It’s the question I get asked most often by young, aspiring church planters: “If you had to do it over again, what would you do—or not do—differently?” It is in answer to that question that I’ve been using my “rearview mirror” perspective. So today, here’s installment #7, with the previous six being prioritize preaching, place a premium on prayer, keep preaching, praying, and pastoring connected, embed shared authority into your DNA, avoid the tendency to copy, think systems, not situations, and structure for growth and impact beyond where you are.
8. Refuse to believe a building is your answer. No matter how much a young church may embrace its portability (assuming that’s your situation), the stark reality is that most of your people will get weary of what they perceive to be “temporary.” They will inevitably, at least here in America, begin to long for a permanent place. While that’s not sinful, it’s not a solution either. Churches don’t “get healthier” just because they own a piece of property. Brick and mortar don’t equal life and vitality. While a building may be in your future, keep reminding your people it’s just a tool, not a treasure. Our real treasure is Christ, and the place we meet is just a way to help us spread the news about the incredible value of the real treasure we have—Jesus!
Here’s a real-life reflection: We purchased an old warehouse about 3 years ago. And though it seemed like, in the days of renting, that we were setting up and tearing down for a long time, the truth is we didn’t. In fact, the average rent time for most new plants is about 8 years. Yet, we moved in after only 6.
Was it right? You bet! God provided in a supernatural way, we’re debt free currently, and our people are quite content. But what is so ironic is that our growth rate slowed once we bought. Those two things may or may not be related; correlation doesn’t always equal causation. My opinion? There is a slight connection somehow in that we probably exhaled loudly and thought to ourselves subconsciously, “Finally!” Regardless, we have to work just as hard with our building (probably even harder) as we did when we were without the building. My point? A permanent place is not a problem solver. It’s just a problem relocator.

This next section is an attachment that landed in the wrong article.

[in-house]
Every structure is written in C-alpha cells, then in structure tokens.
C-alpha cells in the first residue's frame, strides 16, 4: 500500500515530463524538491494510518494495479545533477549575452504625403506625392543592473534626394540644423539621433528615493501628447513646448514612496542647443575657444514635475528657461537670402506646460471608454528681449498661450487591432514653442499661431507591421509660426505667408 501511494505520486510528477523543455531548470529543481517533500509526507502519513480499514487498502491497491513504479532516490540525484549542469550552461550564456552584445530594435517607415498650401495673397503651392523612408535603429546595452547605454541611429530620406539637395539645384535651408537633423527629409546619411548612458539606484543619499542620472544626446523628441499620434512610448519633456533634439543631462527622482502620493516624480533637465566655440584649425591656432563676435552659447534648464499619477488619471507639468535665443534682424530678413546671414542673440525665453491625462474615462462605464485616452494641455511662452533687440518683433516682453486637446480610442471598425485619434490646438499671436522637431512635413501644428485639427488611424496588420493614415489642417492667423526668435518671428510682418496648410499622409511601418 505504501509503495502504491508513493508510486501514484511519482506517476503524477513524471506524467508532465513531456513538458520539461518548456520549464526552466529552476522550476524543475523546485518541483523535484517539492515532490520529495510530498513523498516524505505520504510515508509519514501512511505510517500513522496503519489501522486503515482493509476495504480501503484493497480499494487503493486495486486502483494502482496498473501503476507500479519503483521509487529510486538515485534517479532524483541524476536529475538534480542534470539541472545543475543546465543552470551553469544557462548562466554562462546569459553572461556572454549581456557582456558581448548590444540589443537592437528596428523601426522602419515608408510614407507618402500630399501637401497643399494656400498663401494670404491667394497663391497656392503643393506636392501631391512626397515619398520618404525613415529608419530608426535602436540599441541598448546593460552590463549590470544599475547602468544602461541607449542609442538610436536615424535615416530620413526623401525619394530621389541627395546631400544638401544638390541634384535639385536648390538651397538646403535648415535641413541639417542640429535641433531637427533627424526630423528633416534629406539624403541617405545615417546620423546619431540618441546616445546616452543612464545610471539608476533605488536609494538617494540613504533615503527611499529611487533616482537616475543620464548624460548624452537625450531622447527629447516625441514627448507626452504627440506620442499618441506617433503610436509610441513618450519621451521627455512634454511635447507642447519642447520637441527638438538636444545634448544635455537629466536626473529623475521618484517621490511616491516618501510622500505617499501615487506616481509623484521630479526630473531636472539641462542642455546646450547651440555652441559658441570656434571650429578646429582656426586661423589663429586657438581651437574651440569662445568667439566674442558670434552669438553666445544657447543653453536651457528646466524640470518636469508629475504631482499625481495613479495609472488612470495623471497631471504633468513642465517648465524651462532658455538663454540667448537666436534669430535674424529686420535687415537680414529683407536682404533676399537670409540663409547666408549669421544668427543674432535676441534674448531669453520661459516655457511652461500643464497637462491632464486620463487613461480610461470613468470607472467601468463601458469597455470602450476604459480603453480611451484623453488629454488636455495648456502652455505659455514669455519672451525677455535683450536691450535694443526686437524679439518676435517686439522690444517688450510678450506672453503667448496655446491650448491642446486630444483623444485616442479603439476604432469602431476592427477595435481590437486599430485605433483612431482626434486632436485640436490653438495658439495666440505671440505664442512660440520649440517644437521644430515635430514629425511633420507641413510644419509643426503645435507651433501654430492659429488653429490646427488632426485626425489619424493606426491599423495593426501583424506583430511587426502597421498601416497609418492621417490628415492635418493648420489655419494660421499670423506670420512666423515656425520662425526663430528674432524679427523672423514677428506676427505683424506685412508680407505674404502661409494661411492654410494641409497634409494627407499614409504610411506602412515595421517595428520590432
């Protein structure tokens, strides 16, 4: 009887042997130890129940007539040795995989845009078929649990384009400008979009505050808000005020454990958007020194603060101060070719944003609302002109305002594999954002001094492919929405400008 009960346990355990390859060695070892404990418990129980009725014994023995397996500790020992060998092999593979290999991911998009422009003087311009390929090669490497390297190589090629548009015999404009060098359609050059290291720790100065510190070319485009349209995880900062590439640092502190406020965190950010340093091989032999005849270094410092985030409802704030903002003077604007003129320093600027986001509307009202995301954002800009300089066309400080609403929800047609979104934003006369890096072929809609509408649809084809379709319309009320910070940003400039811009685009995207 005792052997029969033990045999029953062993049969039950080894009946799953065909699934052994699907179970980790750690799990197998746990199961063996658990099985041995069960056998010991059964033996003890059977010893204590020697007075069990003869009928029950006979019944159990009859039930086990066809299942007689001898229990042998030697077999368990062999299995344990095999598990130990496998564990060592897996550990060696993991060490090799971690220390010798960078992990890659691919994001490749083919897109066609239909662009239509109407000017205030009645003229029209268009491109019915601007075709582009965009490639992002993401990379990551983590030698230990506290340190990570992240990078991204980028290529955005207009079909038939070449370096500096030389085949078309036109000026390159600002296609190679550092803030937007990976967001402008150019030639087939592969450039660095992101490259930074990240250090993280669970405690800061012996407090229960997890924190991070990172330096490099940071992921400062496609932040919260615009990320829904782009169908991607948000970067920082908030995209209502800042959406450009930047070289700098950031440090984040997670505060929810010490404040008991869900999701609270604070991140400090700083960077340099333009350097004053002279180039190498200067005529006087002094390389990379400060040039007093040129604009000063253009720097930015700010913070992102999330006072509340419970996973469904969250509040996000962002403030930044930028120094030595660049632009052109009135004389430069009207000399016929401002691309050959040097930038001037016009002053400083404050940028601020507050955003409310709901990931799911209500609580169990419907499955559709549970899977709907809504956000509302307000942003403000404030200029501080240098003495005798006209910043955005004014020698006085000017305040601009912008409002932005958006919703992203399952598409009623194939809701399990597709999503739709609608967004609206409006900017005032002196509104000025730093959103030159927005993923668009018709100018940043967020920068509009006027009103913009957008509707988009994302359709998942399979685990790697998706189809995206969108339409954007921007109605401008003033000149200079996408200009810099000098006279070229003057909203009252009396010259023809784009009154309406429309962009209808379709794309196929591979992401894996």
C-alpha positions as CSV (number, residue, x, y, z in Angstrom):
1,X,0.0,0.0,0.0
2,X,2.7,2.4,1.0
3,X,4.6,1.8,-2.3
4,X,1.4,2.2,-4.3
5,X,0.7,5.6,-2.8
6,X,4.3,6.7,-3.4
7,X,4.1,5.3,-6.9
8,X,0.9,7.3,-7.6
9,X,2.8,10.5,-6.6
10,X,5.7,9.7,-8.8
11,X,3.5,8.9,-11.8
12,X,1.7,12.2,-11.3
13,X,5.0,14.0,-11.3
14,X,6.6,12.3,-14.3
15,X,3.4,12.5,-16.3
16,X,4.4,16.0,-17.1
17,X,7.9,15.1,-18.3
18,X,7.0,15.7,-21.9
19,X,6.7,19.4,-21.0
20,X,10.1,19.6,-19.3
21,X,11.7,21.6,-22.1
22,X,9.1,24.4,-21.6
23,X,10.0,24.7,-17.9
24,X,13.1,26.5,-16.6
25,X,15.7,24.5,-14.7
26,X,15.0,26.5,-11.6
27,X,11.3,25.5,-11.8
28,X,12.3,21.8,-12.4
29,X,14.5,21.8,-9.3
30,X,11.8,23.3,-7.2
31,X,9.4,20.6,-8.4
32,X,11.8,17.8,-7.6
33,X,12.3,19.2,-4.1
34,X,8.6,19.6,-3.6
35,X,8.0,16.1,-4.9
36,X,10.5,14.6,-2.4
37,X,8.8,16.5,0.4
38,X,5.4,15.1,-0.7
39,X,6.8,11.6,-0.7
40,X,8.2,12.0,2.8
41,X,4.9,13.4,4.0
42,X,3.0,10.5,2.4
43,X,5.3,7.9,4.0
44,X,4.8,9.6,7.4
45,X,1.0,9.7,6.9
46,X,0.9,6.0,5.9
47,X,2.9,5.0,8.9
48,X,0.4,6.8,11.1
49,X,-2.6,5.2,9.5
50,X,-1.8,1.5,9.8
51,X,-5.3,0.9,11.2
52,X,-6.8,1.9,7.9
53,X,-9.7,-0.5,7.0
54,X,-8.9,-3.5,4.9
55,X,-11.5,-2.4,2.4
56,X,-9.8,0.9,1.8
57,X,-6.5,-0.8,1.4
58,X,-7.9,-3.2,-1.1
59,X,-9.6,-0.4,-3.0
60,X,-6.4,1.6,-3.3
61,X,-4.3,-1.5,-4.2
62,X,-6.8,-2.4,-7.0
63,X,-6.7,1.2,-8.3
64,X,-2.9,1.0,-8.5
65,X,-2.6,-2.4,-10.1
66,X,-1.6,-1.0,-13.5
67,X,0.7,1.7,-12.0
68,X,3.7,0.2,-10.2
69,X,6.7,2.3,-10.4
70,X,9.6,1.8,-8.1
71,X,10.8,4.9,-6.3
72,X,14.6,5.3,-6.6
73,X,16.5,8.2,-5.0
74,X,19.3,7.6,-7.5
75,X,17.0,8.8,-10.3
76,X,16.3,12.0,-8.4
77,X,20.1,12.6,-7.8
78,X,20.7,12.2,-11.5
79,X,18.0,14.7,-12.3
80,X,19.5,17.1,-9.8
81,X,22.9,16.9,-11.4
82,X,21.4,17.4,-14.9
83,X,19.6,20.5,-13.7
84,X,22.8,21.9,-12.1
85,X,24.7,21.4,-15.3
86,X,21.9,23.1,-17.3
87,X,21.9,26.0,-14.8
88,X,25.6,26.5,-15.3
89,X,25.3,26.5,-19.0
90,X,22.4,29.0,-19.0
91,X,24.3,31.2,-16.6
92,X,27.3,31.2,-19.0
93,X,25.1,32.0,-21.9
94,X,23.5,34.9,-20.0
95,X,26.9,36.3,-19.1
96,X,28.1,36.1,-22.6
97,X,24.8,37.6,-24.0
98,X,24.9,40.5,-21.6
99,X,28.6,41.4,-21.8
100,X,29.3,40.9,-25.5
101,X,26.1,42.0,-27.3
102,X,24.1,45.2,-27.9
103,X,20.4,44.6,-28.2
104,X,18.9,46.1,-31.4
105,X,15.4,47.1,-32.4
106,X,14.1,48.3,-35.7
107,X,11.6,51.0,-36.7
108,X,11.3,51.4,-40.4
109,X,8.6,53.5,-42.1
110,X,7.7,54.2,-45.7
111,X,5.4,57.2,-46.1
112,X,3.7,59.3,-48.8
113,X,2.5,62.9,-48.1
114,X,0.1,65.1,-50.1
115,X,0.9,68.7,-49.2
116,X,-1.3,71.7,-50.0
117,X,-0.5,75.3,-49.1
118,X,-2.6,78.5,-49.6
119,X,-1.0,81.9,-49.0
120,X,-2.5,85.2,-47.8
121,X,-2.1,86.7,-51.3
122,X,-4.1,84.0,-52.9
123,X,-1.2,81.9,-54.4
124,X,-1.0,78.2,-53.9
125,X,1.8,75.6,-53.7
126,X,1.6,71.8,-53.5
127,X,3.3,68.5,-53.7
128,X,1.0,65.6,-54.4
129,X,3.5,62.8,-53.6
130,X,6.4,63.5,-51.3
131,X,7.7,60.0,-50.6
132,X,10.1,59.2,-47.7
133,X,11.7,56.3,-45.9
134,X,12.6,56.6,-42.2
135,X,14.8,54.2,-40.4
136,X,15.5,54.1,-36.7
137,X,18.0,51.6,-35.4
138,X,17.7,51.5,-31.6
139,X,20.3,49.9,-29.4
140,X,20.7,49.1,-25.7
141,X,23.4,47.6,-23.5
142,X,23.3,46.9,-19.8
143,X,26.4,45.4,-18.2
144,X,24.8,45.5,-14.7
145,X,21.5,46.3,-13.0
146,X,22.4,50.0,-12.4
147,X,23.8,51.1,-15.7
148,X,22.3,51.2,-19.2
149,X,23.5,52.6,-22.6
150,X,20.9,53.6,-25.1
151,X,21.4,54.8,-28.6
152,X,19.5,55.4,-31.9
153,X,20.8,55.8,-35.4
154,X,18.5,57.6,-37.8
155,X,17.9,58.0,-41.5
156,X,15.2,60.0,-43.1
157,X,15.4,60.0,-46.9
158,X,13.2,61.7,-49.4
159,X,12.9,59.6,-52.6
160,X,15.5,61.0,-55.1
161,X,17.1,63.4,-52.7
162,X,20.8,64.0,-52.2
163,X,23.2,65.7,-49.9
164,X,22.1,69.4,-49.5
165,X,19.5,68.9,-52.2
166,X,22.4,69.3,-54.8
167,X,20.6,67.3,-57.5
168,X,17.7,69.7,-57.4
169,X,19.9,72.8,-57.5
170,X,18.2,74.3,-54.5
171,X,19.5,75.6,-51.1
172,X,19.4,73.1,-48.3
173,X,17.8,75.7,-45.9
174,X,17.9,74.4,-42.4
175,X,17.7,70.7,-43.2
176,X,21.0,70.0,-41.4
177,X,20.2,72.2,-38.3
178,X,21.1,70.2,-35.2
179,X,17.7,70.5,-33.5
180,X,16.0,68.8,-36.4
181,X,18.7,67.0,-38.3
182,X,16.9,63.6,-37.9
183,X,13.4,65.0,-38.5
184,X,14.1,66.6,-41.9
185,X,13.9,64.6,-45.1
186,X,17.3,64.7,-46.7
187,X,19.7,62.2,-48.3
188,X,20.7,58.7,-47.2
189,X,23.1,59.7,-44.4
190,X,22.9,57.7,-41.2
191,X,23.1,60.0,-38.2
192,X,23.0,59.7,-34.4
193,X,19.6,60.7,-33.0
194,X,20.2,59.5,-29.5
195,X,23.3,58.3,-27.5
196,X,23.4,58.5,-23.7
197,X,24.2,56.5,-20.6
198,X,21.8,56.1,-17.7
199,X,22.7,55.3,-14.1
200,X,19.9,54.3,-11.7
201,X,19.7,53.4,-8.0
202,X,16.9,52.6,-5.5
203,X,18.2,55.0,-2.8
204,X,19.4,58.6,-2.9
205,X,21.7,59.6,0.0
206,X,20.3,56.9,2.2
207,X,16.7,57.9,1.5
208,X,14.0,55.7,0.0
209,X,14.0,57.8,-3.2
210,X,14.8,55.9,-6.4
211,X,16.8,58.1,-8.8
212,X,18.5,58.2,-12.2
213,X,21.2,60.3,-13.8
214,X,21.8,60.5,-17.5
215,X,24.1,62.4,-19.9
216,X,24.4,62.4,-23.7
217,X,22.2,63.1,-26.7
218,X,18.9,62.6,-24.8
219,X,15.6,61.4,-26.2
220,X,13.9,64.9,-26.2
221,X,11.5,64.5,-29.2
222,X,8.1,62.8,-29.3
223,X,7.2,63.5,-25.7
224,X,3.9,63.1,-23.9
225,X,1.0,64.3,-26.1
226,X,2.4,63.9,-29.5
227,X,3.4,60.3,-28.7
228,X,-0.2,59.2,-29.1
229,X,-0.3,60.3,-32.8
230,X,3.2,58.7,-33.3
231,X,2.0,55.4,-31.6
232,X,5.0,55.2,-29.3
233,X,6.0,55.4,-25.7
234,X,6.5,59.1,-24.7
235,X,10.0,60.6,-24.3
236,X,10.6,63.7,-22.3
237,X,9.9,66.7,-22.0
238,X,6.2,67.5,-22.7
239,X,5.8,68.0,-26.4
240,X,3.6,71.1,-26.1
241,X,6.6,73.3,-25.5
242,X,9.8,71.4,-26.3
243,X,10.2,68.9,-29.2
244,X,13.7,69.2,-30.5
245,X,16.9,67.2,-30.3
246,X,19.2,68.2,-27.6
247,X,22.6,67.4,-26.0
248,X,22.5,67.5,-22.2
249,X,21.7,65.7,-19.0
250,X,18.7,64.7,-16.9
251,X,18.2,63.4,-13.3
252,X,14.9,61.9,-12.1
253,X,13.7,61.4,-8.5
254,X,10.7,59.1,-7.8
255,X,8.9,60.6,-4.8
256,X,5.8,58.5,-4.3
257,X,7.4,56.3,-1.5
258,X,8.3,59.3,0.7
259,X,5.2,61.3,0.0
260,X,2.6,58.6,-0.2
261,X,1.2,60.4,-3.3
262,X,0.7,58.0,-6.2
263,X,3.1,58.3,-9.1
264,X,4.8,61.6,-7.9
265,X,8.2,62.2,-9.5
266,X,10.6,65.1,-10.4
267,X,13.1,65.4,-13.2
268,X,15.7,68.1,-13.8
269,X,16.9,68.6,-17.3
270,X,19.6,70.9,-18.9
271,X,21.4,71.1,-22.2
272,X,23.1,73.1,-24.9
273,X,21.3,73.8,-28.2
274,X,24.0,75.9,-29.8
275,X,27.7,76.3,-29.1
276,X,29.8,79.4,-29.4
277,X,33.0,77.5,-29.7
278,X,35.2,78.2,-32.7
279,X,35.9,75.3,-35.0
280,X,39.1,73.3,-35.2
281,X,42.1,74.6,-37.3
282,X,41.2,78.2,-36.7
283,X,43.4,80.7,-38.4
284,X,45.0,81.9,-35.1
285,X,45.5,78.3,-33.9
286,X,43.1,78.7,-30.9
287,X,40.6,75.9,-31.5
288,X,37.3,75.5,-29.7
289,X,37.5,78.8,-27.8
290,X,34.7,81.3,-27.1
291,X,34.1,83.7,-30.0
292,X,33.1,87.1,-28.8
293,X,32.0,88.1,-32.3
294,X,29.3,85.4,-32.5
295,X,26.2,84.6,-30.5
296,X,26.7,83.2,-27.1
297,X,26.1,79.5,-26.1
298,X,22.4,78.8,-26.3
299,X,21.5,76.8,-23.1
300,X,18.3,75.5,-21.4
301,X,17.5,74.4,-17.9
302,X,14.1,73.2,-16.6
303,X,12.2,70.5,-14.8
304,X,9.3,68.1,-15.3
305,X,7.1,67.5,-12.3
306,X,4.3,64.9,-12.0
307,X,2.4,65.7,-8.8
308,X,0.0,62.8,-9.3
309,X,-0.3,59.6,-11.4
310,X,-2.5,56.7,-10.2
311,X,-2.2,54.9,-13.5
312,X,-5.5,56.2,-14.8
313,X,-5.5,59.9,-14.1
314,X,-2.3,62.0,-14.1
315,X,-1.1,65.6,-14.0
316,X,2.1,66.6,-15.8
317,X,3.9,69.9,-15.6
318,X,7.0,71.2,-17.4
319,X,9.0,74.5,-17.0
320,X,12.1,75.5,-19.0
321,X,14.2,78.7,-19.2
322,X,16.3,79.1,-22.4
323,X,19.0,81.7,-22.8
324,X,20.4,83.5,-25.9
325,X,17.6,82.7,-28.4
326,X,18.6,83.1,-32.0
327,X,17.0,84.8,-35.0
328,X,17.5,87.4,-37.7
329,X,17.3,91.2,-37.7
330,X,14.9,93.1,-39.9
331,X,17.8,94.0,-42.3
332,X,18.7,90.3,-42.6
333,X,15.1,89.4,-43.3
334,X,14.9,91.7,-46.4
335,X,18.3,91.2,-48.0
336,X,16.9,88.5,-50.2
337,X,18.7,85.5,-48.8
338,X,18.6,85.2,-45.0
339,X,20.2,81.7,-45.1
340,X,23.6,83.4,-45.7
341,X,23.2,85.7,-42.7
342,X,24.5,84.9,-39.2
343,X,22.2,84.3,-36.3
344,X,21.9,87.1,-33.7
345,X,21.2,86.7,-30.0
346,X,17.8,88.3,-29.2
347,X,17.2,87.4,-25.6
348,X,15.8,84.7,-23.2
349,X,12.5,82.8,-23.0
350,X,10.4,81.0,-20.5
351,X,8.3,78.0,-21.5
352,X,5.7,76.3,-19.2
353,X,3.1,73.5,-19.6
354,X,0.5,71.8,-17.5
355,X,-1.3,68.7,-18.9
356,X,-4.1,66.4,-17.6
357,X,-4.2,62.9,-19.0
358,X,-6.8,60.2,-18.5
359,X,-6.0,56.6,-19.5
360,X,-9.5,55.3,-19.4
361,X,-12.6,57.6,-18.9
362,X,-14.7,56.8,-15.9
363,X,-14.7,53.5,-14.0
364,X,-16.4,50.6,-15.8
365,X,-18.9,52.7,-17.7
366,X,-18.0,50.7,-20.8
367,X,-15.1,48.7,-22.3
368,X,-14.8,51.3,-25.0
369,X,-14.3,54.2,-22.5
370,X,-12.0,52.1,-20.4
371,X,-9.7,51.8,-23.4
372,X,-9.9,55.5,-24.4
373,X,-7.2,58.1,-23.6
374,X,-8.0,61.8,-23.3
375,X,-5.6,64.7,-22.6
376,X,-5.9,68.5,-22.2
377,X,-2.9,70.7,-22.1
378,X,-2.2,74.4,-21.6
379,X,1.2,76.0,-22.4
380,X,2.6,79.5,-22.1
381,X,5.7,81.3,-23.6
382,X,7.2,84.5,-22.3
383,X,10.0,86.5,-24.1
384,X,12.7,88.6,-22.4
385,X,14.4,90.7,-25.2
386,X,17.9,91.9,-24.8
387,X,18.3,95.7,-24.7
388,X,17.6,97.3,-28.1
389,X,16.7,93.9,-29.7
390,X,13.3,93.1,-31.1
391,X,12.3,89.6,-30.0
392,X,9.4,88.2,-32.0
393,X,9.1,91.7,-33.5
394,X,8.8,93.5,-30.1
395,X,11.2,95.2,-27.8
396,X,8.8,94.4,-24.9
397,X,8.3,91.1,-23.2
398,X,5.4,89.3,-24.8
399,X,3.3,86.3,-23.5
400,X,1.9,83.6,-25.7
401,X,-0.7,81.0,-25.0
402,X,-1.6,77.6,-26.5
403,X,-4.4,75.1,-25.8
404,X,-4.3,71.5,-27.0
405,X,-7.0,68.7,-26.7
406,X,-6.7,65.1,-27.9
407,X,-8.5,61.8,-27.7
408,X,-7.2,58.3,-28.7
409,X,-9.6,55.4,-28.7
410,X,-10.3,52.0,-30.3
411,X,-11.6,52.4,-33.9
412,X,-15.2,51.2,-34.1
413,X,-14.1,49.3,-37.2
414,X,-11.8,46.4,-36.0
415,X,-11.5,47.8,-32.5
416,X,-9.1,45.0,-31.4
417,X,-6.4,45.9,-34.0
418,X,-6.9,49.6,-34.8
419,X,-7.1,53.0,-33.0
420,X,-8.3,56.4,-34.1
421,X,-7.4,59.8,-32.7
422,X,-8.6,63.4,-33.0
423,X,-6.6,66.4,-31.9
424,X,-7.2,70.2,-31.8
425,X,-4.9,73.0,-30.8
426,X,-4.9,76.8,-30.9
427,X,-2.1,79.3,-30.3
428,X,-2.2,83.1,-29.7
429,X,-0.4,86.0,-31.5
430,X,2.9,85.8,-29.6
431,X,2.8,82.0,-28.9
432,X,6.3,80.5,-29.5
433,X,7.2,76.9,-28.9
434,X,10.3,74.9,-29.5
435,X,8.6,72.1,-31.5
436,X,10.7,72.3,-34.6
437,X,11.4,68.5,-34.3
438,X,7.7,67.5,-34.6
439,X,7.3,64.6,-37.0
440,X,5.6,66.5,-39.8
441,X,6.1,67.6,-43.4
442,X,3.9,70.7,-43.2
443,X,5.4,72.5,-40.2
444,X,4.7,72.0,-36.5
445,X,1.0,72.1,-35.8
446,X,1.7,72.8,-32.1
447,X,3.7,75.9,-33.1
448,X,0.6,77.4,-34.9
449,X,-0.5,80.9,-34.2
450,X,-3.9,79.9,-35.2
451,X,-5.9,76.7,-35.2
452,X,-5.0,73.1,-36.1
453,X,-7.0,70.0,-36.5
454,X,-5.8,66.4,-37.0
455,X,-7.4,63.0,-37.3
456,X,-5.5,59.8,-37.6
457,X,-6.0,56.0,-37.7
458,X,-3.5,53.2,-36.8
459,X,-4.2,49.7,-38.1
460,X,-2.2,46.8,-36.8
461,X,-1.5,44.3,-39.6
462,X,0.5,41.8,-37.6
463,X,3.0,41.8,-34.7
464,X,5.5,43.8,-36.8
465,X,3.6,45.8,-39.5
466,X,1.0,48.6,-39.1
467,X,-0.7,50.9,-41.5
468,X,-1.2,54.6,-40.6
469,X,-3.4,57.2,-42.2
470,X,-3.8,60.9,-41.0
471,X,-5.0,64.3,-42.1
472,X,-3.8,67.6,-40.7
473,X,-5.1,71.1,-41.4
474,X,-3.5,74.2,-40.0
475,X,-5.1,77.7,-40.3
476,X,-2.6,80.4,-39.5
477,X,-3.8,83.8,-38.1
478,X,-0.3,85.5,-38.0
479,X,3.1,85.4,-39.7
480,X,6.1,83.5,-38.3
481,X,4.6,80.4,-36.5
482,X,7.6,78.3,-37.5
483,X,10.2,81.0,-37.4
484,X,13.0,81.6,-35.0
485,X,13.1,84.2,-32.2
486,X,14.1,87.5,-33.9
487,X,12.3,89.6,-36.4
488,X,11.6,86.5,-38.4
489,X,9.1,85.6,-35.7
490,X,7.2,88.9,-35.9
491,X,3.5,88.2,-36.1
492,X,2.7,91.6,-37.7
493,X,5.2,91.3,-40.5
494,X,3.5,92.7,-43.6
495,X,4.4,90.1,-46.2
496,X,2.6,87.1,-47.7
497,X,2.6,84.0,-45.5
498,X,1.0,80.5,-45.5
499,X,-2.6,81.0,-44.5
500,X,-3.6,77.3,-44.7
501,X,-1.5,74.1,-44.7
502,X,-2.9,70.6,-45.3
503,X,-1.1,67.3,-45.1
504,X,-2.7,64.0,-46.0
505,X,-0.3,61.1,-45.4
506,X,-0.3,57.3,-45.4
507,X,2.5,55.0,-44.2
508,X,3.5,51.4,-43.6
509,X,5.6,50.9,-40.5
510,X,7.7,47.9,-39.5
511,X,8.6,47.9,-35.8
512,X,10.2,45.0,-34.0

You see, the church “machine” ramps up when you get a building. Facilities to clean, lights to keep on, schedules to manage, property to watch and maintain, pests to control, codes to follow…you get the point. Without even realizing it, non-building ministry can get lost — or clamped down on — because of what we perceive to be the mandates of the building. Watch out for the unintended consequences.
I’m not here to offer a quick solution or hassle-free fix. Managing the ministry and the machine is a weekly part of every pastor’s routine in some way. I’m simply encouraging you, faithful church planter, to find appropriate contentment in your current mobility. After all, a building is not your answer.